I have become aware that rocks and fossils I’ve collected are permeating my domestic environment. Some have found uses in the house and garden, but too many others are piling up, unsorted, in various locations.
When they’re juicy and mature, I keep my strawberries secure
With a net held down by chunks of interesting stone.
They’re too nice to throw away; so I won’t, until the day
That I trust those birds to leave my fruit alone.
And these ammonite remains? Well, they’re attractive, which explains
Why they’re sitting on my little bedside table.
In the wardrobe, near my socks, are more fossils, in a box;
They’ll get sorted out as soon as I am able.
See this doorstop, over here? It’s a Furzy Cliffs Gryphaea
Which I brought back home from Dorset long ago.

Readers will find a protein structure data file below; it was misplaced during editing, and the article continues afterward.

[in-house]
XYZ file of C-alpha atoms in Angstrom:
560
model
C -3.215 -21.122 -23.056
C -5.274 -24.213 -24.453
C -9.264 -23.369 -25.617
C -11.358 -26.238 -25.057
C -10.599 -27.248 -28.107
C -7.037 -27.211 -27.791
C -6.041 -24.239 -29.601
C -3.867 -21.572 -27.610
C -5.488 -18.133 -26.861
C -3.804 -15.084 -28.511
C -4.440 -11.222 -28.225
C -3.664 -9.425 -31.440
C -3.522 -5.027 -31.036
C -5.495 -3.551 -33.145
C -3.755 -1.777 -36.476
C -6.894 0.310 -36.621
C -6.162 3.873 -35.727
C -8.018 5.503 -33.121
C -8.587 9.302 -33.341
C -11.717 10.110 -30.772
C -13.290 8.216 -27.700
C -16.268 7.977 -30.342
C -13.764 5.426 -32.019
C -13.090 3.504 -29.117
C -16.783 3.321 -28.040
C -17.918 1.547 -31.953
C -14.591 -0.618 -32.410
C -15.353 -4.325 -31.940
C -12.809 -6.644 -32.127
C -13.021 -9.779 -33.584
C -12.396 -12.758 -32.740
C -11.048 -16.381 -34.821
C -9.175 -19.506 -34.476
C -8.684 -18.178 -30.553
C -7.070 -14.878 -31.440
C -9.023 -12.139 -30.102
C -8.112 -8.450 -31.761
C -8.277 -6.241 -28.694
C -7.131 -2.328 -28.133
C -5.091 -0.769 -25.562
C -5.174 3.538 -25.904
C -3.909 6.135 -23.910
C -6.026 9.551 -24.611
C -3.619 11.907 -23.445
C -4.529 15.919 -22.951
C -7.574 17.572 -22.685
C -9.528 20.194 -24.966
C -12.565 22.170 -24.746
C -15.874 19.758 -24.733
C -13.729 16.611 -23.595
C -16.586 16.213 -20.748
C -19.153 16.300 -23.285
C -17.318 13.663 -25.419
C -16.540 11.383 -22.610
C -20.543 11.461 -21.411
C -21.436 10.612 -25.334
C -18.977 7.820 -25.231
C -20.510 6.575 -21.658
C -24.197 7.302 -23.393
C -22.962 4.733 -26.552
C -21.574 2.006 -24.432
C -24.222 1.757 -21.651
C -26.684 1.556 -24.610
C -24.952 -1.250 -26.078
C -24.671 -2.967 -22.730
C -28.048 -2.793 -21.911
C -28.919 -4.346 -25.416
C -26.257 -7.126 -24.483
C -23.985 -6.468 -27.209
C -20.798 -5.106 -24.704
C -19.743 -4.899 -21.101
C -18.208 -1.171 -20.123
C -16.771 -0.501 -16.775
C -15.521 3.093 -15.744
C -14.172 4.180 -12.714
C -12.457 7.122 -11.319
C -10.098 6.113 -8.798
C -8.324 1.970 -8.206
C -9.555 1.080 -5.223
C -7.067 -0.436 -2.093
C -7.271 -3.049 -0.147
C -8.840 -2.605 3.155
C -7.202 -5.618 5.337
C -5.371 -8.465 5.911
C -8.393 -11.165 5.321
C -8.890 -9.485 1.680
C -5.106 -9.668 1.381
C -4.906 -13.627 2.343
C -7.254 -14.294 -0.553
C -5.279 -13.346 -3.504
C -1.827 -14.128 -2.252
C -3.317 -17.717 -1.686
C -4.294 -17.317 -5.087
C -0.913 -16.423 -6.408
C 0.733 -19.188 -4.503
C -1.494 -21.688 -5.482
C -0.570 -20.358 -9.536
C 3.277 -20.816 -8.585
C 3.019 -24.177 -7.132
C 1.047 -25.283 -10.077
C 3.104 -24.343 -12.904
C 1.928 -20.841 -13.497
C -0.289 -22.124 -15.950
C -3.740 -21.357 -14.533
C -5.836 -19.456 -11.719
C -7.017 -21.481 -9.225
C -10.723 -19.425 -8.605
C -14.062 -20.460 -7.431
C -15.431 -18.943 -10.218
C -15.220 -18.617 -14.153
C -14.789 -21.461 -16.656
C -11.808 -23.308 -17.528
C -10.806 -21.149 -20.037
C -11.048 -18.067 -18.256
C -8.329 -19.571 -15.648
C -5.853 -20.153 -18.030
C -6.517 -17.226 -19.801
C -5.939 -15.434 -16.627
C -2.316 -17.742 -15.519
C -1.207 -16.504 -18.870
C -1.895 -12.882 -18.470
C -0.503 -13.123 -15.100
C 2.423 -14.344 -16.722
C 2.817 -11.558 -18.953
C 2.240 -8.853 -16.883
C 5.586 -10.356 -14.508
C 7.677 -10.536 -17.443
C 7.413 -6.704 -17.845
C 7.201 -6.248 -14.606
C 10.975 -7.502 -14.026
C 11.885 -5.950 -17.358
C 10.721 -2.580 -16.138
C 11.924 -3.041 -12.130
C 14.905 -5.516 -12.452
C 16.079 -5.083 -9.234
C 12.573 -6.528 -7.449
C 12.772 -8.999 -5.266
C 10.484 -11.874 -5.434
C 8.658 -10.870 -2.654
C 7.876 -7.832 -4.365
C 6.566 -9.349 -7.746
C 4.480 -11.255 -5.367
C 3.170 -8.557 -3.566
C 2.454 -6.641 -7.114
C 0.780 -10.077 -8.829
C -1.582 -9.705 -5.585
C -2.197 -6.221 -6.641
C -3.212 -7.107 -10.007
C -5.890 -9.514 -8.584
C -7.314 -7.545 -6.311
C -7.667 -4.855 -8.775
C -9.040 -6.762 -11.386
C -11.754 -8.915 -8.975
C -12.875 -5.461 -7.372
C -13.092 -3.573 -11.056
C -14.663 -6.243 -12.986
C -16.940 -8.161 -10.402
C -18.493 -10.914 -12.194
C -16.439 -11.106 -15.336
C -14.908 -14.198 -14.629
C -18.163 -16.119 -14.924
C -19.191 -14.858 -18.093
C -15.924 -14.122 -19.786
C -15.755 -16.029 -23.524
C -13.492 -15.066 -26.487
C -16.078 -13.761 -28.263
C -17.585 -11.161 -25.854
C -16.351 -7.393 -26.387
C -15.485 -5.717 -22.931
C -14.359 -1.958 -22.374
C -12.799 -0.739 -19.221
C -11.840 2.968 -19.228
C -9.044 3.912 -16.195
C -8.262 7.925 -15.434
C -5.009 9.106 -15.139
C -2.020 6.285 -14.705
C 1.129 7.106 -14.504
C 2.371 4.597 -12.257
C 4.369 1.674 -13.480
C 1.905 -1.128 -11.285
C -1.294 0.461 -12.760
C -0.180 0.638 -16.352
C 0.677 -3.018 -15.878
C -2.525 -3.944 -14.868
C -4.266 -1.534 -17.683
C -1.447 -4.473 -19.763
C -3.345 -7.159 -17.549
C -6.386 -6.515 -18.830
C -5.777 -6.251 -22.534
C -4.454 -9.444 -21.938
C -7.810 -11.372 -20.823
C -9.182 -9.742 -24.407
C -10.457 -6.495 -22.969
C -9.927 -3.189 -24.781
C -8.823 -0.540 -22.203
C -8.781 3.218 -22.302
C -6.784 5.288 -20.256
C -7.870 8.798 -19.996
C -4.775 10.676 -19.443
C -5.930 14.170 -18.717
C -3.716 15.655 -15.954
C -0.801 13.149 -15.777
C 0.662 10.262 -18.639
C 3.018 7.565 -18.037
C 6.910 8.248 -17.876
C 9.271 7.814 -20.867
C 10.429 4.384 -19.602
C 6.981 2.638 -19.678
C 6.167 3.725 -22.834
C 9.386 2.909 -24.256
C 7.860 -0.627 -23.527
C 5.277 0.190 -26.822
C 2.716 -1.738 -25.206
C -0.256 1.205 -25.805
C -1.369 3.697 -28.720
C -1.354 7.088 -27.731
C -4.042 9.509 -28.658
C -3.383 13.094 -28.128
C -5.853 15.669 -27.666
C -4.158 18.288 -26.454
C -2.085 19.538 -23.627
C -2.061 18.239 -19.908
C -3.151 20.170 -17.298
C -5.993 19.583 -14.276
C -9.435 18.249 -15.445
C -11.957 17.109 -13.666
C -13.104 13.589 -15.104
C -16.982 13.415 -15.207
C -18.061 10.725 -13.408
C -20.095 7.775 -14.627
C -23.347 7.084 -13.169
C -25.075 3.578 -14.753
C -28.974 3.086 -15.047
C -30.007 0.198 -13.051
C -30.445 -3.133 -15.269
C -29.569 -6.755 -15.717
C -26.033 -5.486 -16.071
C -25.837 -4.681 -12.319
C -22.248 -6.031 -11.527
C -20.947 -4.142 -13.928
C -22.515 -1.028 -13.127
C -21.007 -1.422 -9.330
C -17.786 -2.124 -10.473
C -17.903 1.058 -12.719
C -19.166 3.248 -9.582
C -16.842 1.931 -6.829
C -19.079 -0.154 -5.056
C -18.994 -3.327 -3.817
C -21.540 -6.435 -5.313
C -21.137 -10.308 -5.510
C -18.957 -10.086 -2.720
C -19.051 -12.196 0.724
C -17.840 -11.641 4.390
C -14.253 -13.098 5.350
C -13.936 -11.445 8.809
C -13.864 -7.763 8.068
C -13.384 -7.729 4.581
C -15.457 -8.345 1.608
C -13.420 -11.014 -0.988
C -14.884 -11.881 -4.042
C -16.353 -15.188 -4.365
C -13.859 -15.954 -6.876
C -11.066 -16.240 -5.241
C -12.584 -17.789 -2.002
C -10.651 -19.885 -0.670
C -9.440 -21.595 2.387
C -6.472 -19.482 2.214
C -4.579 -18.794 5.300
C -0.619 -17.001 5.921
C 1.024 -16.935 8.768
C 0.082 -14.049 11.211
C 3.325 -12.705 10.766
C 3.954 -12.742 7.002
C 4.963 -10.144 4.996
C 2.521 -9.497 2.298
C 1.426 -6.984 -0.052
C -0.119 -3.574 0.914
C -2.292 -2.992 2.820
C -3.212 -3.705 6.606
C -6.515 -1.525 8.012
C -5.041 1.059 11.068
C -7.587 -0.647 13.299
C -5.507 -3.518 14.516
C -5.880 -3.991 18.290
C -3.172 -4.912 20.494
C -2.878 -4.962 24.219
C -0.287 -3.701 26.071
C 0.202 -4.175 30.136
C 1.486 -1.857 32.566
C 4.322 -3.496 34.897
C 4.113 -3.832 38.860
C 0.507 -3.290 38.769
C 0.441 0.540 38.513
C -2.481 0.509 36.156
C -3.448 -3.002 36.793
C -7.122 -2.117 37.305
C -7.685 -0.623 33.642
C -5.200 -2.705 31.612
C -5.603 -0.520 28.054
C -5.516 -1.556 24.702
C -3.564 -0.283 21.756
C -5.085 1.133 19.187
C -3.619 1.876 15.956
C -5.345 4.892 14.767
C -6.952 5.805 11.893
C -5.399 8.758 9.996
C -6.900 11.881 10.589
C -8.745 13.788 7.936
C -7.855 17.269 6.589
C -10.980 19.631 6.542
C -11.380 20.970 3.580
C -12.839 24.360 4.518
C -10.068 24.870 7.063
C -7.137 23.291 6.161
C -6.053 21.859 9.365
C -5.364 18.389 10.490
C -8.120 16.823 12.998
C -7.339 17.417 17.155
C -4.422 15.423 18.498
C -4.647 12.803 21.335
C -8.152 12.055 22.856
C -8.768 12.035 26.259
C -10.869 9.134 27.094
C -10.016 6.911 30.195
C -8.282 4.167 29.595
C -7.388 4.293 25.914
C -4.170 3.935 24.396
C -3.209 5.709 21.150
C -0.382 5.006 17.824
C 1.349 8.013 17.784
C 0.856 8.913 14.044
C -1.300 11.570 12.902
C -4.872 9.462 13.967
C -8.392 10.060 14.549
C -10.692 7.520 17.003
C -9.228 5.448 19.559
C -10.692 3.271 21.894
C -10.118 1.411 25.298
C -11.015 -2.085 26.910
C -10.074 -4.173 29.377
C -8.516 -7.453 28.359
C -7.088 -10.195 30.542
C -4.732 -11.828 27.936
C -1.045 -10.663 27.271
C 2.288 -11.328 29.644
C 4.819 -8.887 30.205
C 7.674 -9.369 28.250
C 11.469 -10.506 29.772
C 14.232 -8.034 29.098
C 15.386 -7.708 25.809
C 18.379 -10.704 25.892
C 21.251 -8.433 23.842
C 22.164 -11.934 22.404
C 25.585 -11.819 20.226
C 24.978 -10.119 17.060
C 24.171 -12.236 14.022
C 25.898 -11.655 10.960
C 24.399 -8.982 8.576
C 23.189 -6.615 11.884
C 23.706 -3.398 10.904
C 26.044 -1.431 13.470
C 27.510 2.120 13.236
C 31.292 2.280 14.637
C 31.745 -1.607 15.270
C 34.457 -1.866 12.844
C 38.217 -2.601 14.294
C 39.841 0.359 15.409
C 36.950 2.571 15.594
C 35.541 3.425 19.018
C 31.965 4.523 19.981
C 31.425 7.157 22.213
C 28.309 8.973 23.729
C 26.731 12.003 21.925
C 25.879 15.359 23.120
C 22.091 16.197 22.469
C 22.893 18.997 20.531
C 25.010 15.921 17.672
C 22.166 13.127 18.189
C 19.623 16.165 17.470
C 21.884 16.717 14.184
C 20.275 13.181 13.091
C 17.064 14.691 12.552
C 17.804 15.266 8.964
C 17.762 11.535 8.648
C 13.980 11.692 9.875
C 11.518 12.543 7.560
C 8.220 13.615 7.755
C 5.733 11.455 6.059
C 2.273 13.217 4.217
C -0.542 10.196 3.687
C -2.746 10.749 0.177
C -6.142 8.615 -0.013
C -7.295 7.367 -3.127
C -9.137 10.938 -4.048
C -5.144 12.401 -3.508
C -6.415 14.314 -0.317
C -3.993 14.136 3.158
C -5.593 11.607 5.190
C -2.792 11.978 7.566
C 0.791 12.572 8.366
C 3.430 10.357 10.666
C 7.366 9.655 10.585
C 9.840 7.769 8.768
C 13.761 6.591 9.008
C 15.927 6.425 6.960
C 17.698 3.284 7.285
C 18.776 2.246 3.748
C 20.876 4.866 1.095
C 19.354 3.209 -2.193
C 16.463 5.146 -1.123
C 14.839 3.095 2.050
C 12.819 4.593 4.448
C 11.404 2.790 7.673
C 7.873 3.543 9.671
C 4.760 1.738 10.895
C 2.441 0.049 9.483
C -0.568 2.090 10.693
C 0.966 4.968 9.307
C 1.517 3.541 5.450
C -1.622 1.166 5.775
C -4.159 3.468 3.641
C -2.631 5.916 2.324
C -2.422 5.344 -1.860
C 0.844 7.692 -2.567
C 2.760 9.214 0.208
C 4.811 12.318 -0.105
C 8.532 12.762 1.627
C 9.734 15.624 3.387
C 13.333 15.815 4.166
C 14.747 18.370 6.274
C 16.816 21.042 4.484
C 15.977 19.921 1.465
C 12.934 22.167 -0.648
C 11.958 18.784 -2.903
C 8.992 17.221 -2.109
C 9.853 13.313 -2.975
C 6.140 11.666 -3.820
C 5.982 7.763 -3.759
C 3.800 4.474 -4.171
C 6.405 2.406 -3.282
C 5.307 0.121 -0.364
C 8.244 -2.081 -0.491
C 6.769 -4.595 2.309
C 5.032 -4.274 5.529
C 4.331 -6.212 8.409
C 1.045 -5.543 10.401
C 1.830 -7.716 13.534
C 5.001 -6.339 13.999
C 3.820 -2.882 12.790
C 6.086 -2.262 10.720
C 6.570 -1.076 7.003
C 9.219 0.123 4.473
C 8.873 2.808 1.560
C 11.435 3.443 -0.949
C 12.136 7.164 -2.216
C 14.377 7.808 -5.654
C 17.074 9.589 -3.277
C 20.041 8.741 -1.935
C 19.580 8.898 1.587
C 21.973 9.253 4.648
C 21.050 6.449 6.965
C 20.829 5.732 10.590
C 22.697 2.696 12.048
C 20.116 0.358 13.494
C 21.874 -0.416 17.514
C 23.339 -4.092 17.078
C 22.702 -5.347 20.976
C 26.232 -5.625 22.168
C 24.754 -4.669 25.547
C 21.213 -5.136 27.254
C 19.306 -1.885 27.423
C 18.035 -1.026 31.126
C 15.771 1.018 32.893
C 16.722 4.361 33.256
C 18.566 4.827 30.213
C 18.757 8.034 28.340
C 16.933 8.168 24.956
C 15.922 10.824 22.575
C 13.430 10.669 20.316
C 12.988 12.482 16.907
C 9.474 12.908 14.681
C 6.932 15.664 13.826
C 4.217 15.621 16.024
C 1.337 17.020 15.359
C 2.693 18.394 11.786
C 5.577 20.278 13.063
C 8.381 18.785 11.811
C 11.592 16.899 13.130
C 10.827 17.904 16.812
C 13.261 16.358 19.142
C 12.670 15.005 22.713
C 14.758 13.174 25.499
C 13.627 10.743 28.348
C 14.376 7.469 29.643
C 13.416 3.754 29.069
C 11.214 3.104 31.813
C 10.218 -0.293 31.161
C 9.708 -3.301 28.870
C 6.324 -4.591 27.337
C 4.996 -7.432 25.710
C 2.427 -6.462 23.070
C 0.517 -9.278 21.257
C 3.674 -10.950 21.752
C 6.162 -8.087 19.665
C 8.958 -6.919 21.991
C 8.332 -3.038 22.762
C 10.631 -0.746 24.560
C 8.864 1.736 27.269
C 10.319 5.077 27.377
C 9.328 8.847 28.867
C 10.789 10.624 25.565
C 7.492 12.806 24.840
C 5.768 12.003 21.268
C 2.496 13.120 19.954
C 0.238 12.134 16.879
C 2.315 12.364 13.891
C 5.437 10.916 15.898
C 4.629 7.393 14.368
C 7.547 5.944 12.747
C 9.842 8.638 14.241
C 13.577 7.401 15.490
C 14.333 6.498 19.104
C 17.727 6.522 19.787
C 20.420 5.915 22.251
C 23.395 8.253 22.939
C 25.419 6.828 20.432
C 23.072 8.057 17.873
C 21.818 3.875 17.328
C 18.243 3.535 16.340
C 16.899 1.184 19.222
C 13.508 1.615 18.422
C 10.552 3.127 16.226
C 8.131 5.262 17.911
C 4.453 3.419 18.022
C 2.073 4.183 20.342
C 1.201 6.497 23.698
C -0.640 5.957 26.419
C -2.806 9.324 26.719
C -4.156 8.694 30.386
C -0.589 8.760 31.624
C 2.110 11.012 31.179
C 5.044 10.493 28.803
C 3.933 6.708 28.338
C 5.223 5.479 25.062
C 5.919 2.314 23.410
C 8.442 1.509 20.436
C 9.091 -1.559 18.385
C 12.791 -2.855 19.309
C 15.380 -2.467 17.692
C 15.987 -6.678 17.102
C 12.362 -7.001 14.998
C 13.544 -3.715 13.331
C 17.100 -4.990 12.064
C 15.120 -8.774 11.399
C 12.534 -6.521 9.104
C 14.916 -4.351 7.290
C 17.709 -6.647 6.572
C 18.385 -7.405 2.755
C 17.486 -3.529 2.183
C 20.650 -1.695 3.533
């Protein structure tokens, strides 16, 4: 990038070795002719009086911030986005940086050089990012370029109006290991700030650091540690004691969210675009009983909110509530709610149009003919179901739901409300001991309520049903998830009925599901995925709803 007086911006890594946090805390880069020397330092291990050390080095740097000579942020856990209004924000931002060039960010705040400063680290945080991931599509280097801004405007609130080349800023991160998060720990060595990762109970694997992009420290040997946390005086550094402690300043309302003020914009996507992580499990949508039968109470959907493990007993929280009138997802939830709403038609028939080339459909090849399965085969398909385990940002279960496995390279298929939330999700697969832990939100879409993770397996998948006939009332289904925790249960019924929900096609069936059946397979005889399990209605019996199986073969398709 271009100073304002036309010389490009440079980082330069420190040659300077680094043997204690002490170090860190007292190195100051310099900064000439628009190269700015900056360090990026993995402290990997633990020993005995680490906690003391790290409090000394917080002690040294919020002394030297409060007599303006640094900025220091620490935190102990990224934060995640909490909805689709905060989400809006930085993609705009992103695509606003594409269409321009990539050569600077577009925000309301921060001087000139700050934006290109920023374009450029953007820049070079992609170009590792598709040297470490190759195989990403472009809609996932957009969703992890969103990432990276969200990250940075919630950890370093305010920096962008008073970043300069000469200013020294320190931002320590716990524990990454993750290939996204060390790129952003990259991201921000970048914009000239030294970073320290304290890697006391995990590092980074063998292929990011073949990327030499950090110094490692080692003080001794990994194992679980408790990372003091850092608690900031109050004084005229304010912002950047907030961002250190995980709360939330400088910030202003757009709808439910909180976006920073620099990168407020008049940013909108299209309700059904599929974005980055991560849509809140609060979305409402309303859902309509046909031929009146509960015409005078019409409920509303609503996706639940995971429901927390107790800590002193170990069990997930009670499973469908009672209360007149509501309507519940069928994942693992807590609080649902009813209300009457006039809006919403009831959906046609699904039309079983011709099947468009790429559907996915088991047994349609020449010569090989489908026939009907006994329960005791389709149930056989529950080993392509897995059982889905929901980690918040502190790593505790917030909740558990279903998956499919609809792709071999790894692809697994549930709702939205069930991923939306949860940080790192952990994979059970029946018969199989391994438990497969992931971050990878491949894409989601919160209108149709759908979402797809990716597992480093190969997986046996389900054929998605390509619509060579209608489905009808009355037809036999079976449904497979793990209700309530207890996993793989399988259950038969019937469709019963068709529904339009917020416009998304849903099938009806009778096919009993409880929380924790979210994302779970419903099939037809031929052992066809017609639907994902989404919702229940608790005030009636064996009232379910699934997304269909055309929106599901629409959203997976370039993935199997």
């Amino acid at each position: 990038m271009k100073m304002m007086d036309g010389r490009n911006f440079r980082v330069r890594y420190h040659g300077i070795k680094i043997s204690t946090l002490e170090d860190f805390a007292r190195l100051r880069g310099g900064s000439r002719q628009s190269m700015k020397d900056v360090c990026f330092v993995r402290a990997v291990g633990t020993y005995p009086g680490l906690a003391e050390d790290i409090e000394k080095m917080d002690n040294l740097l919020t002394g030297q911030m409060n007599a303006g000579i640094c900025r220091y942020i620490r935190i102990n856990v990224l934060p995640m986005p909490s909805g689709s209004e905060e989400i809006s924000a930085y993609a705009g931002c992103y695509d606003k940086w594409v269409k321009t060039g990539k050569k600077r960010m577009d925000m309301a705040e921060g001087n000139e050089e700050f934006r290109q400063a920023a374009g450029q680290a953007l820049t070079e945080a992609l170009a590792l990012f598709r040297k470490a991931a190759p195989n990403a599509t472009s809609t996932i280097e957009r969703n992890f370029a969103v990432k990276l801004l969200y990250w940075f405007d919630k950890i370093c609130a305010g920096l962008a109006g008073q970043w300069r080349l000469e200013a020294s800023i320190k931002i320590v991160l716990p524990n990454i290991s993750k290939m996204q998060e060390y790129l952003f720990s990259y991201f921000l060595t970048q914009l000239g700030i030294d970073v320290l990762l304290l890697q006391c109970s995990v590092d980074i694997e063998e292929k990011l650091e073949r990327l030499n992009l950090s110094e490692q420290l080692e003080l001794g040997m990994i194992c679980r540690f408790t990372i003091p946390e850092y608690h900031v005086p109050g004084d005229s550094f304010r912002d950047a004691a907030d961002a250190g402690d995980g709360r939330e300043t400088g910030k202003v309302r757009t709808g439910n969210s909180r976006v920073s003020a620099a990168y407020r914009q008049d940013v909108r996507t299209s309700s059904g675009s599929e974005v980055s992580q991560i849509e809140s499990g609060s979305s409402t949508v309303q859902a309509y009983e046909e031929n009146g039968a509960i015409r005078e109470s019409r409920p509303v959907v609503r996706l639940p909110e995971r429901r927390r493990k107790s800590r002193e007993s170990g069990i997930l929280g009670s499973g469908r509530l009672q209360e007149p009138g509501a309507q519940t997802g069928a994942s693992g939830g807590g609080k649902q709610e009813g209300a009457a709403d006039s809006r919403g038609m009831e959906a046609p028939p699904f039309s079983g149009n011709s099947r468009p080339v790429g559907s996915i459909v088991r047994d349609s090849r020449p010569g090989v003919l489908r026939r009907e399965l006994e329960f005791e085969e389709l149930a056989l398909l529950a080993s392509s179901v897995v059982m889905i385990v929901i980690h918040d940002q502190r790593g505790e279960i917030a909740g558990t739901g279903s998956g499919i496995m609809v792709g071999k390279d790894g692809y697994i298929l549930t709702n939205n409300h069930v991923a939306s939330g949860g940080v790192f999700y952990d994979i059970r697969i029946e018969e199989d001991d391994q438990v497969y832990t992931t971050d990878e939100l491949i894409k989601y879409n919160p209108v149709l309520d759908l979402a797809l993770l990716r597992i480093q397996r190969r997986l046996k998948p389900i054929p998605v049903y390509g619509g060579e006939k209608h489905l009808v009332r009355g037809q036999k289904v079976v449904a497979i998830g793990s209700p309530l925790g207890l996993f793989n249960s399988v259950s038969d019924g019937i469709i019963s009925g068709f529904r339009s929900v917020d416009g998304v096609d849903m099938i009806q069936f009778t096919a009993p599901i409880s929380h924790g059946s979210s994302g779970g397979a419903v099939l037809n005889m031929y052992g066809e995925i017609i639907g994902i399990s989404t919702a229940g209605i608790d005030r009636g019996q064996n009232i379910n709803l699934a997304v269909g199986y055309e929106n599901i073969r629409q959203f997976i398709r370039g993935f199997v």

I’ve got belemnites and things, and a damsel fly’s frail wings;
I suppose I ought to set them out on show.
But, as if that’s not enough, I’ve got tons of other stuff,
Like fancy shells and pebbles from the shore.
I have found a place to store ’em, in the loft – it’s ideal for ’em.
Trouble is, it doesn’t leave much room for any more,
And these things in my possession are becoming an obsession:
It must end. Yes, I expect there will be lapses,
But the loft is now so full up that the ladder doesn’t pull up;
I must stop before the house itself collapses . . .